Thank you so much to Helena, a friend of The Loss Foundation, who has written this review on ‘The Long Goodbye’ by Megan O’Rourke.
“No matter whether you’re grieving a loss that occurred weeks, months or years ago, Megan O’Rourke’s personal account of her mother’s death provides eye-opening food for thought on coping with bereavement. In The Long Goodbye, she poignantly describes her mother’s harrowing battle with cancer and the year following her death, voicing her innermost thoughts and emotions with an astonishing intensity. What’s especially moving and refreshing about the memoir is that her inner narrative is not filtered in the least: she not only gives expression to her love and compassion towards her mother, but also juxtaposes this with the feelings of anger, insecurity, selfishness and all-encompassing sorrow that play a part in her grieving process. Although these passages sometimes portray O’Rourke in a jarring light, they illustrate the unpredictable emotional rollercoaster of bereavement: it can yield everything from crippling anxiety and outbursts of aggression to an enhanced thirst and gratitude for life. And, as O’Rourke’s genuine portrayal of her raw and messy feelings so beautifully reminds us, there’s no one reaction to grief that’s “right” at any given moment – no matter what society may lead us to believe.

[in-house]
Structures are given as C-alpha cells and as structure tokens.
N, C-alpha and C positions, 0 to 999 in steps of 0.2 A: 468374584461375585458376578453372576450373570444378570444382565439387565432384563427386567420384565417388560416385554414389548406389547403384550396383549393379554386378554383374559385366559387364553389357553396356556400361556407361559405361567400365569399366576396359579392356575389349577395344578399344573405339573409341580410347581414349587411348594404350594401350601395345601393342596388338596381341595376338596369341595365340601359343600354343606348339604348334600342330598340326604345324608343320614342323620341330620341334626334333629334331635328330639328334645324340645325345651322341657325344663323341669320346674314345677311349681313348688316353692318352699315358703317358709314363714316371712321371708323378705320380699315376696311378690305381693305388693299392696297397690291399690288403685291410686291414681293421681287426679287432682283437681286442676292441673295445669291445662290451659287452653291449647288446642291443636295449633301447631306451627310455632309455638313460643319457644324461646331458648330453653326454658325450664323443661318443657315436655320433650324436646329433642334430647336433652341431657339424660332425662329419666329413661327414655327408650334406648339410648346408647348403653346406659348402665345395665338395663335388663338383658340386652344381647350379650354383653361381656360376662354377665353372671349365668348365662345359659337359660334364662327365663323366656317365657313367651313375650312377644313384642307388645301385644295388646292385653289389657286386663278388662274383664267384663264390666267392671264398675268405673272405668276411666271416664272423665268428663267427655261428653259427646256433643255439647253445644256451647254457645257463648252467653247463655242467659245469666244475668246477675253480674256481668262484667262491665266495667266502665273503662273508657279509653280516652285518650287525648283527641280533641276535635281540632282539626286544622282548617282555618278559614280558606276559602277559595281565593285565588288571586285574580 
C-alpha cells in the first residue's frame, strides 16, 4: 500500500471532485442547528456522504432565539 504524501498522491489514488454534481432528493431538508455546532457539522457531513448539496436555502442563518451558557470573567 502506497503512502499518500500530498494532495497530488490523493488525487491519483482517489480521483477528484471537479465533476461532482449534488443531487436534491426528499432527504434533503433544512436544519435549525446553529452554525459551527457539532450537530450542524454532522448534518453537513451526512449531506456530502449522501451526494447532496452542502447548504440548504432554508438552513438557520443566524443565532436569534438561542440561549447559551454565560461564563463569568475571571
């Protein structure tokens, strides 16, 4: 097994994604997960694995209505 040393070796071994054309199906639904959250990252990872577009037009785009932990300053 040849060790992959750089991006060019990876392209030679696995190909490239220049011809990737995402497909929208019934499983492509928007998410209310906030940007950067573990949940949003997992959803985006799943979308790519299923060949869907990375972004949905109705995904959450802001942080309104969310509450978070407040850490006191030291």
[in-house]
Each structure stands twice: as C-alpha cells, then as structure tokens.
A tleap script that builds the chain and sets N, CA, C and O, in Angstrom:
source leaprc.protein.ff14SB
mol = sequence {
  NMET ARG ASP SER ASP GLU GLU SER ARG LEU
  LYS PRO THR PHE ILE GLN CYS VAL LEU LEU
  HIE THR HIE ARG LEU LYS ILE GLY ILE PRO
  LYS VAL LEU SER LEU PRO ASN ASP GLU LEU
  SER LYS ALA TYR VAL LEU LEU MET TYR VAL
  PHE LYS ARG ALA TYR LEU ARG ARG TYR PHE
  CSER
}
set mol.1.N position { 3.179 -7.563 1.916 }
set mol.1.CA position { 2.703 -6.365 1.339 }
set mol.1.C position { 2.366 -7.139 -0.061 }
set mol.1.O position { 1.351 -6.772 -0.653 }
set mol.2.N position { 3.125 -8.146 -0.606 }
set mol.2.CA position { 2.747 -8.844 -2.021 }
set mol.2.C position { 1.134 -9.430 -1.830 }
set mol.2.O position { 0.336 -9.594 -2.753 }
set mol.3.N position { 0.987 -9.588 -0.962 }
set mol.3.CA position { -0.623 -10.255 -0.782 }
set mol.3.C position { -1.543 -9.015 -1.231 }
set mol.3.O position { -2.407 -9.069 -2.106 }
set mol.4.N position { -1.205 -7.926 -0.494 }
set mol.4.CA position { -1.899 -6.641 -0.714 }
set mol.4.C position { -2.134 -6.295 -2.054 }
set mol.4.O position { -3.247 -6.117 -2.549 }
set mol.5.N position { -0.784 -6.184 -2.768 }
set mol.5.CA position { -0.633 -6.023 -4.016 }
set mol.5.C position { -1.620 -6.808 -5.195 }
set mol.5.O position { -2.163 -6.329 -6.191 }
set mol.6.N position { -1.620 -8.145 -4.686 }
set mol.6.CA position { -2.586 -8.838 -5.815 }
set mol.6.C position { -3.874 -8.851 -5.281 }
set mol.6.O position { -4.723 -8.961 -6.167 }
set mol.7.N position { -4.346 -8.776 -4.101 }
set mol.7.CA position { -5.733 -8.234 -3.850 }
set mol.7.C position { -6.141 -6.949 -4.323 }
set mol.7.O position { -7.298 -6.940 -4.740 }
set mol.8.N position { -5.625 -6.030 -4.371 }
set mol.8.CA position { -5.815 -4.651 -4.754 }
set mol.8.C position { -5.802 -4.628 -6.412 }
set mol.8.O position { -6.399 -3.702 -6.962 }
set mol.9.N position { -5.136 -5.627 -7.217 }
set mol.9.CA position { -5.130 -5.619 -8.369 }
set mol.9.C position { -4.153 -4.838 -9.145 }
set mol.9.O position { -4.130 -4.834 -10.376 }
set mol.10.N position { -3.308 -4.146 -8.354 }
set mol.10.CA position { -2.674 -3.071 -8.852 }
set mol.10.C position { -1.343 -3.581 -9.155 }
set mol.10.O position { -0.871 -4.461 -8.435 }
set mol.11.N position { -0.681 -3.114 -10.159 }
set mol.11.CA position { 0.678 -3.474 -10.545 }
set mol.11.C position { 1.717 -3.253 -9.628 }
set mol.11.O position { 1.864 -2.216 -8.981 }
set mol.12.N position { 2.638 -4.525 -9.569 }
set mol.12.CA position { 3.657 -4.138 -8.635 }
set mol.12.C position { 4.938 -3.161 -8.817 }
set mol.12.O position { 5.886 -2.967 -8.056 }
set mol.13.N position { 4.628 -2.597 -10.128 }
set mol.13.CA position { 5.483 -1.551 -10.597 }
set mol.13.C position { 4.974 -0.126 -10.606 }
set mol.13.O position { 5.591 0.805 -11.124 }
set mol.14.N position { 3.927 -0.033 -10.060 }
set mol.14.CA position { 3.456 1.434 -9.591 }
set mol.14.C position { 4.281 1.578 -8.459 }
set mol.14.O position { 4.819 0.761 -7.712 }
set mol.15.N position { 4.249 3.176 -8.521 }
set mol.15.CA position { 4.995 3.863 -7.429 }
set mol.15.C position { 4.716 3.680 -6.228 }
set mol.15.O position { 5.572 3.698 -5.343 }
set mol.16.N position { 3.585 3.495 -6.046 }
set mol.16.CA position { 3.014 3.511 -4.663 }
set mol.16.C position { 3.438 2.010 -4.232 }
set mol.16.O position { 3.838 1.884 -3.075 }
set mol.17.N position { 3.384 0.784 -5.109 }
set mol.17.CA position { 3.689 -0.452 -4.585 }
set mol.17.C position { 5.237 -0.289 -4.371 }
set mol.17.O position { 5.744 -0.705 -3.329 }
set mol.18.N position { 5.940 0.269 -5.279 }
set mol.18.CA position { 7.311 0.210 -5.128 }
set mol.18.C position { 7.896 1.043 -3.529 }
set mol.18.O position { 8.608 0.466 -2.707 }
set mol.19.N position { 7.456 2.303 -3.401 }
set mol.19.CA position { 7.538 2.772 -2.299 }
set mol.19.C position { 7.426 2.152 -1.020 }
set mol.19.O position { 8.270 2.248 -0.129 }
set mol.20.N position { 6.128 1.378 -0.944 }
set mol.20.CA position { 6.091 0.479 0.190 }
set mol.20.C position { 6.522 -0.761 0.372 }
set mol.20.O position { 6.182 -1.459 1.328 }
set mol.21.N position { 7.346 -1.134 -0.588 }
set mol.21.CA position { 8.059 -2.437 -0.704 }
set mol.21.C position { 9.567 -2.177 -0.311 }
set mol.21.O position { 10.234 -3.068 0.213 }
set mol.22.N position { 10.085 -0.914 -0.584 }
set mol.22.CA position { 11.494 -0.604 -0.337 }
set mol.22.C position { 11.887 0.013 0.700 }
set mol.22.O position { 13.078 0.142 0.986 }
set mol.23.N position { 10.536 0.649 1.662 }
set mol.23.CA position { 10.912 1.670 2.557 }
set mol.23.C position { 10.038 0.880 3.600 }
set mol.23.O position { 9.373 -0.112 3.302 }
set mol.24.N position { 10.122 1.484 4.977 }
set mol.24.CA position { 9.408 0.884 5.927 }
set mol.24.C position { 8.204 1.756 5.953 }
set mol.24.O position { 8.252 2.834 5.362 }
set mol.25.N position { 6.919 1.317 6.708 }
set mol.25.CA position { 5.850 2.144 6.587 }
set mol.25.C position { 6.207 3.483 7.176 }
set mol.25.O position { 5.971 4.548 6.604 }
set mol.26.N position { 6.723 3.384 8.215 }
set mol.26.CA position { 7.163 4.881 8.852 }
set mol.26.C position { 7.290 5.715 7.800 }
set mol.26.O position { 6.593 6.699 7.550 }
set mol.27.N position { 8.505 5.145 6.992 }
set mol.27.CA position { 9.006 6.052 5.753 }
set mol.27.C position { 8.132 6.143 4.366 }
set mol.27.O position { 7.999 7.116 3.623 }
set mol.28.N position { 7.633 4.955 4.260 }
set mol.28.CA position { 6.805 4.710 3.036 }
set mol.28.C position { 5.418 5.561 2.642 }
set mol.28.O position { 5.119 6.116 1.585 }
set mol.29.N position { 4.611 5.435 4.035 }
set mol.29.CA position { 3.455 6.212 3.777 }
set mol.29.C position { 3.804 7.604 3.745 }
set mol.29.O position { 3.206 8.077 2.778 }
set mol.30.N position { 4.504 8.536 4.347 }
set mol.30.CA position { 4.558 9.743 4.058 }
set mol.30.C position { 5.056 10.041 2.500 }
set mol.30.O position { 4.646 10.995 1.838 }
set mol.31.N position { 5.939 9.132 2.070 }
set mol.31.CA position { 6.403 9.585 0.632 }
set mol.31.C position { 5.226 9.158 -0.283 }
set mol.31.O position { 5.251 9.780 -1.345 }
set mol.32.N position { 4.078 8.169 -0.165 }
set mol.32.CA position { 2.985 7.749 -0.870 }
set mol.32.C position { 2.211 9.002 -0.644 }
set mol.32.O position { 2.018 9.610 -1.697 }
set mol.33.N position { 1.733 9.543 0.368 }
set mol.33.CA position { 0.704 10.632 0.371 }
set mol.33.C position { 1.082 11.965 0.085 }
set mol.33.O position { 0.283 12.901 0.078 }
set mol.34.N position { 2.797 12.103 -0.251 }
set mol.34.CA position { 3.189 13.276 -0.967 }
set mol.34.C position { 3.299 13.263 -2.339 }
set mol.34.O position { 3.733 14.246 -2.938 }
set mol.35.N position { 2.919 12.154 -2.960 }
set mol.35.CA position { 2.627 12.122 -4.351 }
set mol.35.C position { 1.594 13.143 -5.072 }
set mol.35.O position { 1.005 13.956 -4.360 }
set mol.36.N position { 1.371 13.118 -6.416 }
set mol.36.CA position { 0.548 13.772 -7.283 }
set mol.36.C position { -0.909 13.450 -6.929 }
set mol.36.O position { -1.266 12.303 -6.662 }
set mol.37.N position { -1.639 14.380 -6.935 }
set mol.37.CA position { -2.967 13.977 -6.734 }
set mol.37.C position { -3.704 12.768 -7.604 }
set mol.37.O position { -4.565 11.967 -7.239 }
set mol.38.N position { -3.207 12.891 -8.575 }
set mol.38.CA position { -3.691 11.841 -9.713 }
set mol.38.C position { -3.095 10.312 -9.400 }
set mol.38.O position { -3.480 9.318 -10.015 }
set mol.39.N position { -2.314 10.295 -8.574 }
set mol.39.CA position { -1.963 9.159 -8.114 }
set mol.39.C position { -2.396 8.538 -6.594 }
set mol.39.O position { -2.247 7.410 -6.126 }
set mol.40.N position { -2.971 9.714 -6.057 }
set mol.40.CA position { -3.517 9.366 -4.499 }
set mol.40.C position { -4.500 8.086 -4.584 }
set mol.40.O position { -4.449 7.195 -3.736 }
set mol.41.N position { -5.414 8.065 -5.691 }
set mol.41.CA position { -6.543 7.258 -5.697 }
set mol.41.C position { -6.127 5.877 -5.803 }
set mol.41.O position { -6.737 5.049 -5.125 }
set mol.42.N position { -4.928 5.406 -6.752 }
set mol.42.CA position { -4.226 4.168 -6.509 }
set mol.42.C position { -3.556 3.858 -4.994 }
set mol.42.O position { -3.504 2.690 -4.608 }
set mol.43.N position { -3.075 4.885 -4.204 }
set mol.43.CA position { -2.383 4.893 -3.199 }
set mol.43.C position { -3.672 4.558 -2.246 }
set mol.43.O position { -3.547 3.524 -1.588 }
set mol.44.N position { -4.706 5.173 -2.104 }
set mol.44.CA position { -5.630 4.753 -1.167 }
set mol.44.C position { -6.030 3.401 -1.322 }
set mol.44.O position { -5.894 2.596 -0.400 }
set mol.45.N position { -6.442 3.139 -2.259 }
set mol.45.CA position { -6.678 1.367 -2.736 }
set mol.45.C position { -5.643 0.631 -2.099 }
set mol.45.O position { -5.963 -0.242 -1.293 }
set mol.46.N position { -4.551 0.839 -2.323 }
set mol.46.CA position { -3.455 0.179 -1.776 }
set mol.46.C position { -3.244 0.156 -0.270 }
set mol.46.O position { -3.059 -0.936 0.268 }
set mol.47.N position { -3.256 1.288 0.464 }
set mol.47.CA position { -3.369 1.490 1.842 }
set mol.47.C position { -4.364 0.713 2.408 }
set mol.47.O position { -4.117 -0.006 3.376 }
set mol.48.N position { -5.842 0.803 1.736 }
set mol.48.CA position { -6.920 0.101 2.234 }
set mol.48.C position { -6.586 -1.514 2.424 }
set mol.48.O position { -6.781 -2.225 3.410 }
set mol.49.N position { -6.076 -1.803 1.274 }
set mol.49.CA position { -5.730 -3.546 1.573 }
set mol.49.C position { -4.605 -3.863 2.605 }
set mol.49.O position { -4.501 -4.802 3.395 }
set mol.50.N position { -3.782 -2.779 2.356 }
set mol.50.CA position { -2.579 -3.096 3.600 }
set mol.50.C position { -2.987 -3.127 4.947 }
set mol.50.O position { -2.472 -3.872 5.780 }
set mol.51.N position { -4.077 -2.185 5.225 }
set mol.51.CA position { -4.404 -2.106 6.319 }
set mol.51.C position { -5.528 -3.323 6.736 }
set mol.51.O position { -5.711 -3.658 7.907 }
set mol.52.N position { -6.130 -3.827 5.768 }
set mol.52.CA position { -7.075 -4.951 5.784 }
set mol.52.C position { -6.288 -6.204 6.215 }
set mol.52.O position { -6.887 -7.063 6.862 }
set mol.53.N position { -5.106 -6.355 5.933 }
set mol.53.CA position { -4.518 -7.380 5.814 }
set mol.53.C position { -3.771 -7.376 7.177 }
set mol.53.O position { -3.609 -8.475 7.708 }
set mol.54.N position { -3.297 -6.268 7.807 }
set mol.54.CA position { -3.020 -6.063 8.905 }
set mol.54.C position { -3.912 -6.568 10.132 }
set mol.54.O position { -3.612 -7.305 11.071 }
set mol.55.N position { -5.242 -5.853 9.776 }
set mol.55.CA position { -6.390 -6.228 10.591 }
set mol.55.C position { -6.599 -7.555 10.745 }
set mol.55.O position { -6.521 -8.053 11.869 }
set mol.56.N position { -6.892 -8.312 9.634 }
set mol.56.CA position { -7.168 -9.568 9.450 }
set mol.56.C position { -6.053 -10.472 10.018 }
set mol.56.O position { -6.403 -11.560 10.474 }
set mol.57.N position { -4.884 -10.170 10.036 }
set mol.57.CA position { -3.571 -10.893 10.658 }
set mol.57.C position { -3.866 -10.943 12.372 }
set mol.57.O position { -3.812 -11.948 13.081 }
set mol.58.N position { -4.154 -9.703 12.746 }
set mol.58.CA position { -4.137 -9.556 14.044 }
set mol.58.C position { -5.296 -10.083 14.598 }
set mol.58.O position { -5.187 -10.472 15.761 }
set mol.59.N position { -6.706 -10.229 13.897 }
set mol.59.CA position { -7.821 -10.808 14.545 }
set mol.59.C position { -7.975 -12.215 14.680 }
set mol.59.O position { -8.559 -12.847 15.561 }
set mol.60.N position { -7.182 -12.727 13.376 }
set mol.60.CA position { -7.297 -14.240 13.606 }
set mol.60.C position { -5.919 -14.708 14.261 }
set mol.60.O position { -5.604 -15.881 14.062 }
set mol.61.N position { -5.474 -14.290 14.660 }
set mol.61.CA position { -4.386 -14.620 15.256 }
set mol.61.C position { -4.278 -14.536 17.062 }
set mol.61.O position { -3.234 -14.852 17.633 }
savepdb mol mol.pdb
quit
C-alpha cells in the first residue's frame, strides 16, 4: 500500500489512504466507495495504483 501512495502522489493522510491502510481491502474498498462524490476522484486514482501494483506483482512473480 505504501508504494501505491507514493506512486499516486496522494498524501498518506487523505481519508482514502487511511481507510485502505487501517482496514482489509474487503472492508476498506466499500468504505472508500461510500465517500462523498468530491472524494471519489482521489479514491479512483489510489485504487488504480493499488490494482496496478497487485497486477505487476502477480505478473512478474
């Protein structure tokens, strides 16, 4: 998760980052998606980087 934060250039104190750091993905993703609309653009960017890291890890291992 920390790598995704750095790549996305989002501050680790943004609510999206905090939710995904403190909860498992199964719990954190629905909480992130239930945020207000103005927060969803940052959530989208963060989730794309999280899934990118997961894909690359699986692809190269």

Although this memoir recounts an entirely unique experience with grief, I think that its meandering reflections are rich with ideas that many of us can relate to and find solace in – and that can even transform our personal perception of loss. Whether you’re looking to reflect, accept, or even gain an insight into prominent grief studies, it’s all contained within O’Rourke’s prose, which successfully embodies abstract emotions in eloquent word pictures. I found many passages of this personal account, such as the one below, very comforting and uplifting after the death of my own mother – and hope that you may find them cathartic, too!
“It’s not a question of getting over it or healing. No, it’s a question of learning to live with this transformation. For the loss is transformative, in good ways and bad, a tangle of change that cannot be threaded into the usual narrative spools. It is too central for that. It’s not an emergence from the cocoon, but a tree growing around an obstruction.” (217 – 218)”
You can find the book here on Amazon.